The University of Utah will now eliminate any “diversity questions or statements” from its hiring process for new faculty and staff — a response that comes after mounting pressure from state lawmakers and the governor, who called the practice “bordering on evil.
The move from the state’s flagship school was announced in an email Friday afternoon from the office of President Taylor Randall. A screenshot of the message was shared with The Salt Lake Tribune and confirmed by a university spokesperson.
The spokesperson said the email was sent to all deans and department chairs and other senior leadership positions at the school that typically lead the search and hiring for new employees.
The message notes that it was sent “in light of recent statements made by elected leaders and directives from the Utah Board of Higher Education to eliminate diversity questions or statements used in hiring at Utah’s higher education institutions.”
All hiring units, it continues, “should discontinue the use of any type of diversity statements or similar practices.”
The U. — along with the other seven public colleges and universities in the state — has denied that it uses any kind of “diversity statement” in its hiring practices as originally described and criticized by Gov. Spencer Cox.
Cox had said during a news conference last month that he was appalled to learn about “diversity statements you have to sign to get hired” at the state’s public institutions of higher education. He suggested that practice with diversity, equity and inclusion, or DEI, was “bordering on evil.”
“We get professors or employees who have to sign these DEI statements before they can even qualify for a job,” Cox said. “These statements are very political.”
The U. has said it does not require prospective hires to sign a diversity, equity and inclusion statement or pledge before they are employed. At the University of Utah, a spokesperson previously said, an applicant’s approach to diversity issues may be a consideration in the hiring process, but it is not a formal requirement.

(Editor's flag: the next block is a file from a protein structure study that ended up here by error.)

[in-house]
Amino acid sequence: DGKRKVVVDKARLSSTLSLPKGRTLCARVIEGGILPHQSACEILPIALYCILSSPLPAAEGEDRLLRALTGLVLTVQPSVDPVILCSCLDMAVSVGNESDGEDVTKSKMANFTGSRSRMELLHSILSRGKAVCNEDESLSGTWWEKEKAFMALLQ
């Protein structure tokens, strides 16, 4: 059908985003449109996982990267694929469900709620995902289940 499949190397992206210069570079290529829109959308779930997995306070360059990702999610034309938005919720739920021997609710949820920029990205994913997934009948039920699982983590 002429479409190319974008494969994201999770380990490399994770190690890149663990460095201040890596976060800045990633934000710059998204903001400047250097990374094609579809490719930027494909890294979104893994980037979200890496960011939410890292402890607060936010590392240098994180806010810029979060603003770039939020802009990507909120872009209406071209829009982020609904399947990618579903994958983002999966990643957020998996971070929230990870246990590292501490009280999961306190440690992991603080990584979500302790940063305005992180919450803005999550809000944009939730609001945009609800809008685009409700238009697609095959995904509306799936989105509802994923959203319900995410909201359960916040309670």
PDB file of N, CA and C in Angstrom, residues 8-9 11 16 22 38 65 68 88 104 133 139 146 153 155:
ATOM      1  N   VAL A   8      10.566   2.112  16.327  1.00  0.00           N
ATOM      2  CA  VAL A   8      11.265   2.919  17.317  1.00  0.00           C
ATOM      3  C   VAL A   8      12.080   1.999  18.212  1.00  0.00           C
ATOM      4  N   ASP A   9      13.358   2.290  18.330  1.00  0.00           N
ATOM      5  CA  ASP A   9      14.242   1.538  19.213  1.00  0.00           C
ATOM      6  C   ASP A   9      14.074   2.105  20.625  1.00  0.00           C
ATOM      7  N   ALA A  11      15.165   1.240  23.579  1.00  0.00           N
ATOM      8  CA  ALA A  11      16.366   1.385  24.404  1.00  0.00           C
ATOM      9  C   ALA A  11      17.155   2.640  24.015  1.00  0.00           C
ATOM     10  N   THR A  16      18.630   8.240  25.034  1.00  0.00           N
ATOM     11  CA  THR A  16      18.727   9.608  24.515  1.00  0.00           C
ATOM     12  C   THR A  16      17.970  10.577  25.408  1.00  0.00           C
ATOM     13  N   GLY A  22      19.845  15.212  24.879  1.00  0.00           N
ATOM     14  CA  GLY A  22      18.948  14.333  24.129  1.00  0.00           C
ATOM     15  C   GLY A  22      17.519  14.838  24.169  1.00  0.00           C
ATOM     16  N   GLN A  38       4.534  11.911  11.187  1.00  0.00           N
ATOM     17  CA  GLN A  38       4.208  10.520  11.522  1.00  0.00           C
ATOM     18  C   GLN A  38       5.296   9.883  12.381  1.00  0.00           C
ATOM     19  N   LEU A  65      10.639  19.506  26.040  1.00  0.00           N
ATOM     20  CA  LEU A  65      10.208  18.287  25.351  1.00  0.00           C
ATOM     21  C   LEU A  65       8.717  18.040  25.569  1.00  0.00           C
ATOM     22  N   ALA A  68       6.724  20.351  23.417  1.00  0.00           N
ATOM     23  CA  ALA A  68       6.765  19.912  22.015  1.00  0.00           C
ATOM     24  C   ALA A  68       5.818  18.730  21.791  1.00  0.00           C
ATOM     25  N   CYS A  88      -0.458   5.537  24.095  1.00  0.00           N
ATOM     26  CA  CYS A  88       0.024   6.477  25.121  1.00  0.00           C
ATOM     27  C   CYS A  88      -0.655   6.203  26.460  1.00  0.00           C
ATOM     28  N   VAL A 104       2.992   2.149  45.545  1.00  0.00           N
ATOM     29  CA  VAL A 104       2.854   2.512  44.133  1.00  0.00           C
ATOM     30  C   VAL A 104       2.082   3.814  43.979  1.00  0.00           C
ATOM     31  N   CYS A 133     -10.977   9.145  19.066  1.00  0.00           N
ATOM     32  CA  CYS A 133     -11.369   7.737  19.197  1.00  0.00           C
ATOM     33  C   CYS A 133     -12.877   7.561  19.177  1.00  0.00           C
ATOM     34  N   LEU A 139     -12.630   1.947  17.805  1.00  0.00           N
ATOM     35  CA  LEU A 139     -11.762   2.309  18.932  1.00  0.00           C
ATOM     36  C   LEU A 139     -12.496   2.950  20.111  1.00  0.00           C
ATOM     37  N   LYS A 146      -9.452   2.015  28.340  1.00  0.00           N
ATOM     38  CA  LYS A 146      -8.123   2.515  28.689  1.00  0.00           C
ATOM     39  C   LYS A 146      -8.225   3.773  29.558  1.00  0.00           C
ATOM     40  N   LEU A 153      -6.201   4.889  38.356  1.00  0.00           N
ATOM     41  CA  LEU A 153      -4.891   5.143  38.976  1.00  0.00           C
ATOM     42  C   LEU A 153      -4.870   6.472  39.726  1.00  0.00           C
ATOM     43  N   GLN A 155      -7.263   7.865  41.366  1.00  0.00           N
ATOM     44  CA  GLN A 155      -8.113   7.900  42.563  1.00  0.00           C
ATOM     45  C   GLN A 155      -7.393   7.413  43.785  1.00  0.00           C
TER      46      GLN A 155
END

“In caring for our diverse campus community, faculty and staff job postings may ask questions or request materials regarding inclusivity,” the spokesperson said.
A search of the U.’s job postings — including some provided as examples by the governor’s office — showed some mentions of diversity, but no signed pledges.
A post for an assistant or associate director of communications asked candidates to provide “a one page statement response” to a prompt asking them to describe their experience with DEI efforts.
But the U. and other schools in the state said they did not believe those requests were the same as asking a candidate to sign onto a DEI statement outlining tenets that the university wants them to uphold.
Still, in response to the governor’s comments, the Utah Board of Higher Education issued a statement saying universities and colleges in the state have previously used diversity questions in the hiring process in the past — though most had already phased those out. Those that were continuing the practice were instructed by the board to “wind down the use of such statements in hiring processes.”
In the U.’s email Friday, the school said it is acting in accordance with that.
The message said the school’s human resources team is available, moving forward, to help create job postings and come up with interview questions “to accommodate the need to assess an applicant’s knowledge and ability to meet all aspects of a job function.”
The school said, too, that is affirms its “commitment to non-discriminatory hiring practices.”
Several lawmakers have singled out the U.’s postings, sharing them on social media and saying they are concerned by the language. Rep. Katy Hall, R-South Ogden, recently told KSL that she believes 15-20% of the U.’s applications require some kind of statement from the applicant about their DEI efforts.
Hall ran a bill during the last legislative session, attempting to ban those questions from higher education job listing and hiring practices. It didn’t ultimately pass. But the lawmaker and other colleagues are planning to revisit the topic this session, which starts Jan. 16.
Cox previously promised: “It is happening here in Utah, but I can assure you after this legislative session, it will not be happening here.”